Multimedia artist Yanique Norman and multidisciplinary artist Zipporah Camille Thompson are the 2020 winners of the Artadia Awards. Each will receive $10,000 in unrestricted funds from the Brooklyn-based Artadia, a nonprofit grantmaker and national community of visual artists, curators and patrons. It supports visual artists with merit-based awards plus a lifetime of program opportunities. This is the eighth year it has recognized Atlanta artists.
Norman’s work is in the collections of the High Museum of Art, Hammonds House Museum and Clark Atlanta University Art Museum. Her work interrogates certain nationalistic ideologies by defacing the historical portraits of U.S. first ladies. Their familiar heads are zombified and given infected crowns, then blackened with mugshots of incarcerated women of color.
Norman, who was born in Jamaica, has a B.F.A. from Georgia State University and an M.F.A. from the School of the Art Institute of Chicago. She will be part of the 2021 Atlanta Biennial at Atlanta Contemporary (February 18–May 30).
Thompson is a visual artist and sculptor who explores the body, otherness and identity via hybrid landscapes. Sculpted shape-shifters symbolize bodies in crisis — Black, Brown, womxn, queer and cosmic bodies as well as land and water. She blends ceramics and textiles with found objects, embracing chance, chaos and fluidity.
Thompson has a B.F.A. from the University of North Carolina at Charlotte and an M.F.A. from the University of Georgia. She’s represented by Whitespace gallery and also will be part of the 2021 Atlanta Biennial.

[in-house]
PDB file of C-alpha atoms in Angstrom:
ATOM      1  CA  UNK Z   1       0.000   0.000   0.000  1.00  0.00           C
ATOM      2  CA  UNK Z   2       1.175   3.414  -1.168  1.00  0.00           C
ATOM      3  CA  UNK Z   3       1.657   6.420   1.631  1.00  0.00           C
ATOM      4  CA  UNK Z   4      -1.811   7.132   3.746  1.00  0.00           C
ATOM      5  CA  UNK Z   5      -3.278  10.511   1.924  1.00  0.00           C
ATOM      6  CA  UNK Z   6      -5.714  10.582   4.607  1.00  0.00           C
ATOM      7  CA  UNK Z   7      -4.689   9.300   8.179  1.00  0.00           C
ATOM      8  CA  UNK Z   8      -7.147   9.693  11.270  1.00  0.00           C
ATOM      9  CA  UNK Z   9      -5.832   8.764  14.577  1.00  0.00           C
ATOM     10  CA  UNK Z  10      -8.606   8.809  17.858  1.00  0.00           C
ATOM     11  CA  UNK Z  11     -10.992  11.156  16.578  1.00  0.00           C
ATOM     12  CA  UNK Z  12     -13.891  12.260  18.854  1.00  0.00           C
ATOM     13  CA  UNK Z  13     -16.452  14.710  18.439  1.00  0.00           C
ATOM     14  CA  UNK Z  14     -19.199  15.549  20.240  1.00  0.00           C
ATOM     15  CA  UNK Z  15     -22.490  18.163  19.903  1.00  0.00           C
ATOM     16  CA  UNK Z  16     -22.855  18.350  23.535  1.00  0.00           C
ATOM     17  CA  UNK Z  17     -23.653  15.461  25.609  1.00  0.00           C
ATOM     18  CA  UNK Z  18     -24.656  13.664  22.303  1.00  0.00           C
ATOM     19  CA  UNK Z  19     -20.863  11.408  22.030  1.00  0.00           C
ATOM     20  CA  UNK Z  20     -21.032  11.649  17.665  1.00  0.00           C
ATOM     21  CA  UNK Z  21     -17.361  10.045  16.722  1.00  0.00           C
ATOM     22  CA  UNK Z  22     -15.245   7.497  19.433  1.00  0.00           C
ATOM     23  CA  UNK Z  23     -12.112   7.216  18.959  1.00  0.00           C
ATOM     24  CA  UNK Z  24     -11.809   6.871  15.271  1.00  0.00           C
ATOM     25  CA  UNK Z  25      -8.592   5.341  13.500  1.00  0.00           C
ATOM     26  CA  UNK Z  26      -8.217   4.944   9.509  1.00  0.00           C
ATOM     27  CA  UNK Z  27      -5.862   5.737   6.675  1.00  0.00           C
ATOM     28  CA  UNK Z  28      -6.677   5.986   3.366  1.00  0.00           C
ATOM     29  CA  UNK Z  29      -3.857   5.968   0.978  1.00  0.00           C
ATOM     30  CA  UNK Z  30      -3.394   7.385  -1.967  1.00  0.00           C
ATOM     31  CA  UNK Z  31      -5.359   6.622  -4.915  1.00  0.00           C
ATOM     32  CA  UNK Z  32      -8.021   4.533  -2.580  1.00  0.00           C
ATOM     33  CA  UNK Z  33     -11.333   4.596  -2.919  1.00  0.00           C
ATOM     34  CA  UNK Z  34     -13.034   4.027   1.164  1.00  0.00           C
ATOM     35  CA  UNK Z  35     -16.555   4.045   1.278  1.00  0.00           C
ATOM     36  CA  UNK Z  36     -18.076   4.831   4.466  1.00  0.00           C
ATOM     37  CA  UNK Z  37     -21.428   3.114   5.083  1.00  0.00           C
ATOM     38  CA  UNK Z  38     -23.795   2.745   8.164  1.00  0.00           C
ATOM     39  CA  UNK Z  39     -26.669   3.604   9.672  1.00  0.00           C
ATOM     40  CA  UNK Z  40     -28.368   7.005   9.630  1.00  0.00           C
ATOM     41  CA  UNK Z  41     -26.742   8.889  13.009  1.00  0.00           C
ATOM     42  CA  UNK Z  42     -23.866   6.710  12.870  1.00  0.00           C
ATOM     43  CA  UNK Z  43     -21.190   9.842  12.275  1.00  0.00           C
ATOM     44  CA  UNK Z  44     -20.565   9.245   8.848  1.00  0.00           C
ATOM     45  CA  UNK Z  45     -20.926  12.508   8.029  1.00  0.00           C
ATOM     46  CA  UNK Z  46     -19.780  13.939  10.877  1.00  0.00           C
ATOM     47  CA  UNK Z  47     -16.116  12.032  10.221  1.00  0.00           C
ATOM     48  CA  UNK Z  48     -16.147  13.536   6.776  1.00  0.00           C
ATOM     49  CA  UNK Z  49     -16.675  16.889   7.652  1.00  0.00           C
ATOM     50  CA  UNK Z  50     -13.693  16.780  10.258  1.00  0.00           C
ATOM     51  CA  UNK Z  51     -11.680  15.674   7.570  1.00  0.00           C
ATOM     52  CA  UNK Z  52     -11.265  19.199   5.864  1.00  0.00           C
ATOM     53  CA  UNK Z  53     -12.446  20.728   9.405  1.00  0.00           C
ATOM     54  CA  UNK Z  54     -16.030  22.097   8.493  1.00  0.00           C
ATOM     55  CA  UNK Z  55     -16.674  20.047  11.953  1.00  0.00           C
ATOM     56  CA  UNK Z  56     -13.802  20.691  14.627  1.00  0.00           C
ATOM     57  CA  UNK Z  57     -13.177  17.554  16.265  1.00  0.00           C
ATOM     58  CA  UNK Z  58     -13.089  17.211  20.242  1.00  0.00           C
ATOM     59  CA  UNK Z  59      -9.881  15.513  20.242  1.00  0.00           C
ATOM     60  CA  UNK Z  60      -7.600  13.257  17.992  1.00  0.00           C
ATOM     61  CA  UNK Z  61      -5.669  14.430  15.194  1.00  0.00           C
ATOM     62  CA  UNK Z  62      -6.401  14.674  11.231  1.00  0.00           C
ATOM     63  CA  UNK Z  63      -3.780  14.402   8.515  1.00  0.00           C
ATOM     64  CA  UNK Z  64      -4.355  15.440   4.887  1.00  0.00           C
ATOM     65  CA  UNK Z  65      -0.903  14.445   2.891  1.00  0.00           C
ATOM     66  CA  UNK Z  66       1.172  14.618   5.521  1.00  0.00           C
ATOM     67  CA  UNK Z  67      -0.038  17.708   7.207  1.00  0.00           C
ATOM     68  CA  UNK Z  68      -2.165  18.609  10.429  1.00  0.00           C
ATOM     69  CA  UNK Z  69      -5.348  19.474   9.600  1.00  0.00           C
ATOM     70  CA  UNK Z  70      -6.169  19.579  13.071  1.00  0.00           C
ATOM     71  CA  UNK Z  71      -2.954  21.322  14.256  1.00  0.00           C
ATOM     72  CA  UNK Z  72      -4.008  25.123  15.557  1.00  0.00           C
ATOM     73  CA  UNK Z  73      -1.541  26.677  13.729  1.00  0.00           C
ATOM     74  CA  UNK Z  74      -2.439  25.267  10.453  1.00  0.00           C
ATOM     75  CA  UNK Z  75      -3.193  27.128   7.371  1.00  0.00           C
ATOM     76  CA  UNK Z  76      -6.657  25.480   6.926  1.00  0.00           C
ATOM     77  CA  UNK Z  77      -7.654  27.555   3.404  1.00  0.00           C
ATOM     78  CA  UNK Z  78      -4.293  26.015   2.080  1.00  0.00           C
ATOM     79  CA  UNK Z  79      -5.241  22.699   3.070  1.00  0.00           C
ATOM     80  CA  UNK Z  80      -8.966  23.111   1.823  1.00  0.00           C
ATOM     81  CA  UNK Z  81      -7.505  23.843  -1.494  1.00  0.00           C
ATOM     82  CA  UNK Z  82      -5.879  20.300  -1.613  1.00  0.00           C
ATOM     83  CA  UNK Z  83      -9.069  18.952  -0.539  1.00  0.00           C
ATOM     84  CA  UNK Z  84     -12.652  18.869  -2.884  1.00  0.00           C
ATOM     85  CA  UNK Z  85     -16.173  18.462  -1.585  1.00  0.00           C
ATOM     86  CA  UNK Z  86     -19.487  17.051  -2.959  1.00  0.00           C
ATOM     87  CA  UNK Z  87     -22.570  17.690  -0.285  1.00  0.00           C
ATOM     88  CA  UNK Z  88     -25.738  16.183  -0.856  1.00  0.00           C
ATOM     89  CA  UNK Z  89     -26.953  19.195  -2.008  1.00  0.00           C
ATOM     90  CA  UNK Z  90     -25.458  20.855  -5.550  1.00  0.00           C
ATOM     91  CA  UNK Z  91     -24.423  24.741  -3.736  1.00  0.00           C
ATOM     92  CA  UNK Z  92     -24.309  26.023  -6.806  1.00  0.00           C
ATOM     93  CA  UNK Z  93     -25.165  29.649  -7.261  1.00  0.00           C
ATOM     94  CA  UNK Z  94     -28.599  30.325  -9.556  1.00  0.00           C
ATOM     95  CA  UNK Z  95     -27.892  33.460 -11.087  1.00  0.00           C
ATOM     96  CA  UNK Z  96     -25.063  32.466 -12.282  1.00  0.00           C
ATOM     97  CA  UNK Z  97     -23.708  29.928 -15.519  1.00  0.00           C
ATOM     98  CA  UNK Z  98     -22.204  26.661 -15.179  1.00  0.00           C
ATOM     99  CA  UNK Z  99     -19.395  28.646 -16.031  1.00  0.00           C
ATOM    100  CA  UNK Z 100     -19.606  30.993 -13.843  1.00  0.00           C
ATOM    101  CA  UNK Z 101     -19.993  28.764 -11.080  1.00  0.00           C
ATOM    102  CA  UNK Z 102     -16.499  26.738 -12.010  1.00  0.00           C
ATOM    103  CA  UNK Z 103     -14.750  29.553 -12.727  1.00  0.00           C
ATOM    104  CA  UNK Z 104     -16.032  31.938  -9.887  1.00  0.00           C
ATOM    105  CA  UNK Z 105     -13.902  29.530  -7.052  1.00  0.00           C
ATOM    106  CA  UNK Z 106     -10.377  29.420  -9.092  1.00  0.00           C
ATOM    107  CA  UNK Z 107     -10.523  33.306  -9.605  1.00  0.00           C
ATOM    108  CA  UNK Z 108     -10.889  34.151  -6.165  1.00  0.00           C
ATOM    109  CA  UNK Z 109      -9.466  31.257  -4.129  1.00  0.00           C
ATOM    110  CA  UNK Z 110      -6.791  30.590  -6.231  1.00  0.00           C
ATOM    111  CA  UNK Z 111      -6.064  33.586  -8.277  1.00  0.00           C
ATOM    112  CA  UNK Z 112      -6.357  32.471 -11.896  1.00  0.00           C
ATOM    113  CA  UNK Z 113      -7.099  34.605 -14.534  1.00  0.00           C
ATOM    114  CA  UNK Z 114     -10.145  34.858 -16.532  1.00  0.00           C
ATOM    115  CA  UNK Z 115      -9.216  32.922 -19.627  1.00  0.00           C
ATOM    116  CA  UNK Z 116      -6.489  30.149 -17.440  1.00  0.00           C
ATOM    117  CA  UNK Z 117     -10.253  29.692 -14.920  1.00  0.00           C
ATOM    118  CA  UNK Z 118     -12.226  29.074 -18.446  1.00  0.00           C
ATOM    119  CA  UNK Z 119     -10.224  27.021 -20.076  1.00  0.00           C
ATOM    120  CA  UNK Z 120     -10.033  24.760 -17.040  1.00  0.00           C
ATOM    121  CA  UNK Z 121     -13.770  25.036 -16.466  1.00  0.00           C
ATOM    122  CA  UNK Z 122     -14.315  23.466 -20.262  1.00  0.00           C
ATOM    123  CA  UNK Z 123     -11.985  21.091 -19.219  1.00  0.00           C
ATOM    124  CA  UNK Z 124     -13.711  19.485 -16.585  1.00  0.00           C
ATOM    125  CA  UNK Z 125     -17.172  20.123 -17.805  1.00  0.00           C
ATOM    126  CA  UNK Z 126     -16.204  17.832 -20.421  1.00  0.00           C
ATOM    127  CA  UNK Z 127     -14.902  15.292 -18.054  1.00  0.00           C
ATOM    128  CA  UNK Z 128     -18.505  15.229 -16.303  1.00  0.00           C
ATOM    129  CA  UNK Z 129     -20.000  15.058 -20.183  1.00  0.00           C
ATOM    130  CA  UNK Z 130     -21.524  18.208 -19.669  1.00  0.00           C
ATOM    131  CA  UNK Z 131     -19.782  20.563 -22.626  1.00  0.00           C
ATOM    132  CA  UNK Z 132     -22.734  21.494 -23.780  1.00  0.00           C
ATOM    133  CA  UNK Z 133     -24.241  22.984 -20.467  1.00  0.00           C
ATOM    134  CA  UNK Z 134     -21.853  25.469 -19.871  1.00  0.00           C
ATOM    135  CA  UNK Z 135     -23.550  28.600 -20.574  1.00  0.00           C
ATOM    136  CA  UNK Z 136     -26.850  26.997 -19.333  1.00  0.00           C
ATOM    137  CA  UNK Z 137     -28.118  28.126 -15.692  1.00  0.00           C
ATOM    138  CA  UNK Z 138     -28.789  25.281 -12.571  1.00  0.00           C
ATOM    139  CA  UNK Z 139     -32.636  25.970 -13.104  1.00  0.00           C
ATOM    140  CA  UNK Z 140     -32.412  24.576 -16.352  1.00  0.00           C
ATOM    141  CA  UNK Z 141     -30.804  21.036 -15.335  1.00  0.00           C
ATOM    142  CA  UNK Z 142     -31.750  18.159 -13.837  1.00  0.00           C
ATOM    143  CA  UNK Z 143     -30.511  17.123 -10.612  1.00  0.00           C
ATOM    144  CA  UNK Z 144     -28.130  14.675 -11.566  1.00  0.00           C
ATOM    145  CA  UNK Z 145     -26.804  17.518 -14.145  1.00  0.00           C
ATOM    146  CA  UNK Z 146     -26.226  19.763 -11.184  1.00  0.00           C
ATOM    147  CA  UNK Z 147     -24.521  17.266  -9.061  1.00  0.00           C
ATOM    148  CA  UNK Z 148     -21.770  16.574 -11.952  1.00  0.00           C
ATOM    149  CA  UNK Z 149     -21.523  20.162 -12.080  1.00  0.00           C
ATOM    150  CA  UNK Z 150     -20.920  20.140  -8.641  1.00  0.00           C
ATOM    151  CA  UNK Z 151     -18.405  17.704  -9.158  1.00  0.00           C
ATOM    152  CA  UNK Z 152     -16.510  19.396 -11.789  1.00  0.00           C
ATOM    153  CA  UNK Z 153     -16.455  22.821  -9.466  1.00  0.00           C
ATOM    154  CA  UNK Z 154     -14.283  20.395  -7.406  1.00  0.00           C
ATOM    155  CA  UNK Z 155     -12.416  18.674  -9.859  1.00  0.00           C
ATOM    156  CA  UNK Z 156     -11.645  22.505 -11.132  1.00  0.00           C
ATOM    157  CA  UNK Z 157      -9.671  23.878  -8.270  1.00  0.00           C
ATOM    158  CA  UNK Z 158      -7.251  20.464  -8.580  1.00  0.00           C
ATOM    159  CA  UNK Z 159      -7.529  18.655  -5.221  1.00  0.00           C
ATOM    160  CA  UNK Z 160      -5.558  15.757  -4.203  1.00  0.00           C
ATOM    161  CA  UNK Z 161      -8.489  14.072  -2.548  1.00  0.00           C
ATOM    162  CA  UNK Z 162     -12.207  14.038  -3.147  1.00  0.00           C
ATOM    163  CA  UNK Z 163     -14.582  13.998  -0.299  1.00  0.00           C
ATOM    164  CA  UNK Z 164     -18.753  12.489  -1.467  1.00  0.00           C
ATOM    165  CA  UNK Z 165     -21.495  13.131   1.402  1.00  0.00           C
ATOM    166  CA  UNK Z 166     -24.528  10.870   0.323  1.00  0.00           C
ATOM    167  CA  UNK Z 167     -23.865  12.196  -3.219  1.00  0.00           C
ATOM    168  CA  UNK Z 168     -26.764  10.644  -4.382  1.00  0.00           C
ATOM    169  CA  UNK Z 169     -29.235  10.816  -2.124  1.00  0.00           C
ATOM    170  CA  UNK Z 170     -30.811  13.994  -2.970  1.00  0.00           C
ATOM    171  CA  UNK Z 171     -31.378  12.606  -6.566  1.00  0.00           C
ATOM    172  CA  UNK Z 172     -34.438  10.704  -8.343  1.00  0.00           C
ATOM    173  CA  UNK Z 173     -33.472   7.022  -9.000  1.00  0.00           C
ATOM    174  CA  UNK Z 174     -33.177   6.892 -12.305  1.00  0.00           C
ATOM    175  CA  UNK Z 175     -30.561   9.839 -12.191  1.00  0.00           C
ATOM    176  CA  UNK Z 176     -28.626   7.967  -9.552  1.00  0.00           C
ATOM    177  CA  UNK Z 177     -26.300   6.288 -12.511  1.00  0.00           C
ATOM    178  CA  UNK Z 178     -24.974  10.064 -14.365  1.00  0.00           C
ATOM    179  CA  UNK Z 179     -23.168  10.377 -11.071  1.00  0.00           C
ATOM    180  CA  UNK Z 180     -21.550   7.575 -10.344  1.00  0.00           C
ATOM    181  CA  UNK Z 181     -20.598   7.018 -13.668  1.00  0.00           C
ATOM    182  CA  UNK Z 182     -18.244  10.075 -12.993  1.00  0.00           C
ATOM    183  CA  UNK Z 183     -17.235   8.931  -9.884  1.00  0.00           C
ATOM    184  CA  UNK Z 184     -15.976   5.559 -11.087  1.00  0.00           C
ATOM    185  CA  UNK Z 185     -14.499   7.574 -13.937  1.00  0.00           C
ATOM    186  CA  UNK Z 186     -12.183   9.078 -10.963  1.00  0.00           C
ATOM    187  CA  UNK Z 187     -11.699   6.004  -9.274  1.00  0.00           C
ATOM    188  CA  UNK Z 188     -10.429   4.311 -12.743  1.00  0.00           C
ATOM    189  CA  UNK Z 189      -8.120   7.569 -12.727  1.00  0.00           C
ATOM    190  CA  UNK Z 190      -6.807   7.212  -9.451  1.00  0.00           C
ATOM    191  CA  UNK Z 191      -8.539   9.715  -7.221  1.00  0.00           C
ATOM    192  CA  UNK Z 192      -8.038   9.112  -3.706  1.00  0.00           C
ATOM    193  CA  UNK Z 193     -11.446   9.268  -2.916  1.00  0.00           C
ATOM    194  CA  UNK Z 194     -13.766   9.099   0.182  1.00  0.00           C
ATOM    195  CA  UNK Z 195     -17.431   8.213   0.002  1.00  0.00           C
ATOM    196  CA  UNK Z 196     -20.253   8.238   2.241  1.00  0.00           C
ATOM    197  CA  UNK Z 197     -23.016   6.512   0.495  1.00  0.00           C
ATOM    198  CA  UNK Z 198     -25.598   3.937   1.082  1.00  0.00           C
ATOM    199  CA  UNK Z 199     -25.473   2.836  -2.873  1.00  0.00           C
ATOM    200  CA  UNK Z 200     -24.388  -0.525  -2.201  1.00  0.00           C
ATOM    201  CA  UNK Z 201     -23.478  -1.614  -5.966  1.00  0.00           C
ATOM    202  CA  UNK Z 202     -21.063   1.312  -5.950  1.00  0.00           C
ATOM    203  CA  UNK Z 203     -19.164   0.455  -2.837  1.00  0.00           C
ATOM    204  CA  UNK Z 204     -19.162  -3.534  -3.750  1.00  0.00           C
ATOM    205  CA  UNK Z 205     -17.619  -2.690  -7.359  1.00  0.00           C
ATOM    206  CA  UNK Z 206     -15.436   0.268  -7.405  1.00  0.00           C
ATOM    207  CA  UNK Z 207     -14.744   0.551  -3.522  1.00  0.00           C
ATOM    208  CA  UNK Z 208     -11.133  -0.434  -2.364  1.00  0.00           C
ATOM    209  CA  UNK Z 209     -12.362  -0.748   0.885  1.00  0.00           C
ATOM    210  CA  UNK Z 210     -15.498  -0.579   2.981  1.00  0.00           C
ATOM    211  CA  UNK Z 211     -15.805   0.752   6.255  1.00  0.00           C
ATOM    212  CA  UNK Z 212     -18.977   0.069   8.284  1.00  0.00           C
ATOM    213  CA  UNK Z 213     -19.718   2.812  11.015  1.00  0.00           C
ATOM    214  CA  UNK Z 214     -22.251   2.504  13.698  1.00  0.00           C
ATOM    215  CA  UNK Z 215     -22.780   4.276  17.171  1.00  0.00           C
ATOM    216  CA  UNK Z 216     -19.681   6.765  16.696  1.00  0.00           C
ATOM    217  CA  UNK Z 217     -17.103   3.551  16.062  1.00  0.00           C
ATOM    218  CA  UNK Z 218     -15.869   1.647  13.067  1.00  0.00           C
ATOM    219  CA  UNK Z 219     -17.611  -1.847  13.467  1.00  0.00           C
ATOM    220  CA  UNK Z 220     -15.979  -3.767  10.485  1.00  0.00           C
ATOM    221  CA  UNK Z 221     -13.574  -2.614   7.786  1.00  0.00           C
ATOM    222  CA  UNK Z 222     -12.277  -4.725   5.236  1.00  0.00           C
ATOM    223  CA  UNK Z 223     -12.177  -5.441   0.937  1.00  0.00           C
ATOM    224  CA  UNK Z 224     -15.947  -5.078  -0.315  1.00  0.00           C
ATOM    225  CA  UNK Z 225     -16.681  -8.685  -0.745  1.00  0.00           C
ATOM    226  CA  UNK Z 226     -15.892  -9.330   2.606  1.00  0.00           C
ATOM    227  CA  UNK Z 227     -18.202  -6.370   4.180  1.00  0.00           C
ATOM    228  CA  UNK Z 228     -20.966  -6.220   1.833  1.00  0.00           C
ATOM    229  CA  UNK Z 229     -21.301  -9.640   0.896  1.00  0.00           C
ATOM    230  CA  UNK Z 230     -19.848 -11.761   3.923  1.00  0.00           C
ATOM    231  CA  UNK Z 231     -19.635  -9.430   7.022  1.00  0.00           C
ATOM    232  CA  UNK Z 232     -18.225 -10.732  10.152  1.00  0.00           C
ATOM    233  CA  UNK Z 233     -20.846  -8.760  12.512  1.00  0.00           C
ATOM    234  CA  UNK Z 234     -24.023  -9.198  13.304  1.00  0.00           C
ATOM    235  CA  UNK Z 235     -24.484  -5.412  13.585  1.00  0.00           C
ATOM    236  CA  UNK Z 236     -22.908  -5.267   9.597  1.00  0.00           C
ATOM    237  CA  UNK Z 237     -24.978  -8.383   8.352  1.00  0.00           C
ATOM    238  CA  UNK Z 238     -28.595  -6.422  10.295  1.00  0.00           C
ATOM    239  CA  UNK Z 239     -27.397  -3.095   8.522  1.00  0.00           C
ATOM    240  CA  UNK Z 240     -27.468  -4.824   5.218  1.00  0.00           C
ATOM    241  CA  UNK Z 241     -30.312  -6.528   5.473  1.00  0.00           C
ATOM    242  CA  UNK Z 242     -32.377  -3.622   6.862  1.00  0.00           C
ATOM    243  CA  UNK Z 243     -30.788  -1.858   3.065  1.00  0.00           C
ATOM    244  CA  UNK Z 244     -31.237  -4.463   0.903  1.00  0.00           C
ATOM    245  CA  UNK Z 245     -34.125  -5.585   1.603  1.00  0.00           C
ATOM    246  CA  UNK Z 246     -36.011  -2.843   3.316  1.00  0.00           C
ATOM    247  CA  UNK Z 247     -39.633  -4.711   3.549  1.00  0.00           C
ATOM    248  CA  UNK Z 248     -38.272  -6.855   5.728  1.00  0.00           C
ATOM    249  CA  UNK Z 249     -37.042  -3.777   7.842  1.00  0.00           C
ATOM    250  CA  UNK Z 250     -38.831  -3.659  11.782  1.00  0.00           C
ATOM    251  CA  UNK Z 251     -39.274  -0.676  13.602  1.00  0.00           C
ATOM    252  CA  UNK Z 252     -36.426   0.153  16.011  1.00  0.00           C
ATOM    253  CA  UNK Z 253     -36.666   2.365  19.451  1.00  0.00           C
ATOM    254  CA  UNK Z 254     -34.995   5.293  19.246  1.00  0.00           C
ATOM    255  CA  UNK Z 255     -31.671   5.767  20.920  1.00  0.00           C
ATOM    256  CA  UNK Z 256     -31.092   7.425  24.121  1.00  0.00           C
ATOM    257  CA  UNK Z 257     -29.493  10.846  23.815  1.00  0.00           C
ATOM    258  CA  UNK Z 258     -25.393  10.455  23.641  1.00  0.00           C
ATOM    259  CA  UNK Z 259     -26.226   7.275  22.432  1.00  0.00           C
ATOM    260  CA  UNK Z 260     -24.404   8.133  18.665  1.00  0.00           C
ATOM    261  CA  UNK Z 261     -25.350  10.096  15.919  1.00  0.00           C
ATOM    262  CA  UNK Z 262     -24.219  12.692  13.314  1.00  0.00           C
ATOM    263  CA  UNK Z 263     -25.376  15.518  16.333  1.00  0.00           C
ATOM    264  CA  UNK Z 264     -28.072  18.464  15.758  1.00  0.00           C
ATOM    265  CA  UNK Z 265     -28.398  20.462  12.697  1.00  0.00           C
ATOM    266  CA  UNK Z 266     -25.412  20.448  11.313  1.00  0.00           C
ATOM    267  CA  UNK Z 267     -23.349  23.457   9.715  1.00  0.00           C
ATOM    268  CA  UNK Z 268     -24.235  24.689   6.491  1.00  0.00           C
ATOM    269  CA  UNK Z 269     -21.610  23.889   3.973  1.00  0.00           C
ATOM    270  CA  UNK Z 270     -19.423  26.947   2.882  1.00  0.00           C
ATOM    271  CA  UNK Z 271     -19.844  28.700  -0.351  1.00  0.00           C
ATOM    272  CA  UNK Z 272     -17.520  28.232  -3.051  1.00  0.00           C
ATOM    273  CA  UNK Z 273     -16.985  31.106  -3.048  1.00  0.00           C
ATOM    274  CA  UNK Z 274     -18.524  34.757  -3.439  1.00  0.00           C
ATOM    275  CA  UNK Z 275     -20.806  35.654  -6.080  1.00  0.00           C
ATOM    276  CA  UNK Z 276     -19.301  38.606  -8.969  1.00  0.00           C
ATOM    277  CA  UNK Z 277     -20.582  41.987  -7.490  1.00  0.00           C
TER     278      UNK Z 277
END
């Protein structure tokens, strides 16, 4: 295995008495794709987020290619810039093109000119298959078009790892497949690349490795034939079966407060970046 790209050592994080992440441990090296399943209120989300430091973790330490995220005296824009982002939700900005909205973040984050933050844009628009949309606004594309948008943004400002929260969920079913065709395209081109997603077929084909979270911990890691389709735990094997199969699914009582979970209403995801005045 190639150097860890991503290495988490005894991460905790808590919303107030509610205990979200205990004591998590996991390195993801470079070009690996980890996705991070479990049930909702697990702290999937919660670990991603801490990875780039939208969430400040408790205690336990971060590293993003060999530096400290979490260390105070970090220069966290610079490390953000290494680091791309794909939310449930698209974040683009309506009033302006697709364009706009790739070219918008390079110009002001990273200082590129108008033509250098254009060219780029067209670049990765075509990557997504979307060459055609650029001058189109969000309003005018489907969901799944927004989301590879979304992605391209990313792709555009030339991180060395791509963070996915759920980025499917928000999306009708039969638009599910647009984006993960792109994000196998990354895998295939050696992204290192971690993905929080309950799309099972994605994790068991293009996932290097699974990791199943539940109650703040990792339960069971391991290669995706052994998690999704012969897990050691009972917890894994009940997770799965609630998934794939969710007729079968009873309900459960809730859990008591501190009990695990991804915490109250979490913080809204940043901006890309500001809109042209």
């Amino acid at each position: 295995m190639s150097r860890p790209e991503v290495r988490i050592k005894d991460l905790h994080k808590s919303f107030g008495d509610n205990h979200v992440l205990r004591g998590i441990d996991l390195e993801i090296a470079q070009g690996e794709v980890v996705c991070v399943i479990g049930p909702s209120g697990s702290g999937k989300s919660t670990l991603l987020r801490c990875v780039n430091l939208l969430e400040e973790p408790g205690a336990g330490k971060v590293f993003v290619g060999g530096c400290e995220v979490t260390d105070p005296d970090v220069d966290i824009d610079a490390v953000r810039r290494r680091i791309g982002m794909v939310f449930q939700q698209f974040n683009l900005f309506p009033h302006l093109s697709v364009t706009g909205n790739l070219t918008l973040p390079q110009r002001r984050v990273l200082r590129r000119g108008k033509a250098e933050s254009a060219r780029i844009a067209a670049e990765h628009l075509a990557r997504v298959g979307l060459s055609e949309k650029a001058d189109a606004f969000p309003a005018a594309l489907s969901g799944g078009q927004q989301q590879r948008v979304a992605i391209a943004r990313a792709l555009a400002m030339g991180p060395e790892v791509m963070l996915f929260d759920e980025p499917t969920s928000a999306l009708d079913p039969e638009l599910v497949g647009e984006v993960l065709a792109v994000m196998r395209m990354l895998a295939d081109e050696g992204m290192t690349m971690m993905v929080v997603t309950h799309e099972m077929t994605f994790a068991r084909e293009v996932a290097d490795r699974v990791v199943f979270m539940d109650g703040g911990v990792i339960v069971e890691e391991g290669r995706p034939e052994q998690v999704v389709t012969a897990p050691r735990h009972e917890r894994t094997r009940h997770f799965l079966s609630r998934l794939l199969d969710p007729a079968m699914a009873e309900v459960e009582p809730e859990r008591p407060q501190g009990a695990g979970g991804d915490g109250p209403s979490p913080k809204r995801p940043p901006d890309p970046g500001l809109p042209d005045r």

The Atlanta Artadia Awards are open to artists working in any visual media, at any stage in their career, who have been living and working within the 24 eligible counties for a minimum of two years. This year’s other finalists were Grace Kisa & Maurice Evans for their NU AFRICANS Project, Artemus Jenkins and Jamele Wright Sr.
Thompson and Norman, said jurist Lauren Tate Baeza in a statement, each have exciting and conceptually strong bodies of work that are ripe for even further exploration and development at this stage in their respective careers.”
Baeza is the African art curator at the High Museum of Art. Her fellow jurist was Faron Manuel, an independent curator and coordinator of the curatorial fellowship program at the High Museum.
Previous recipients of the Atlanta award include Tristan Al-Haddad, Clark Ashton, Paul Stephen Benjamin, Krista Clark, Bethany Collins, Don Cooper, William Downs, Ruth Dusseault, Sarah Hobbs, Gwyn Hur, Jason Kofke, Robbie Land, Lynne Marshall-Linnemeier, Michi Meko, Fahamu Pecou, John Q, Rocío Rodríguez, Jerry Siegel, Michael Stansell, Lauri Stallings, Larry Walker and Angela West.
Since 1999, Artadia has awarded more almost $6 million to more than 330 artists in Atlanta, Boston, Chicago, Houston, Los Angeles, New York and San Francisco.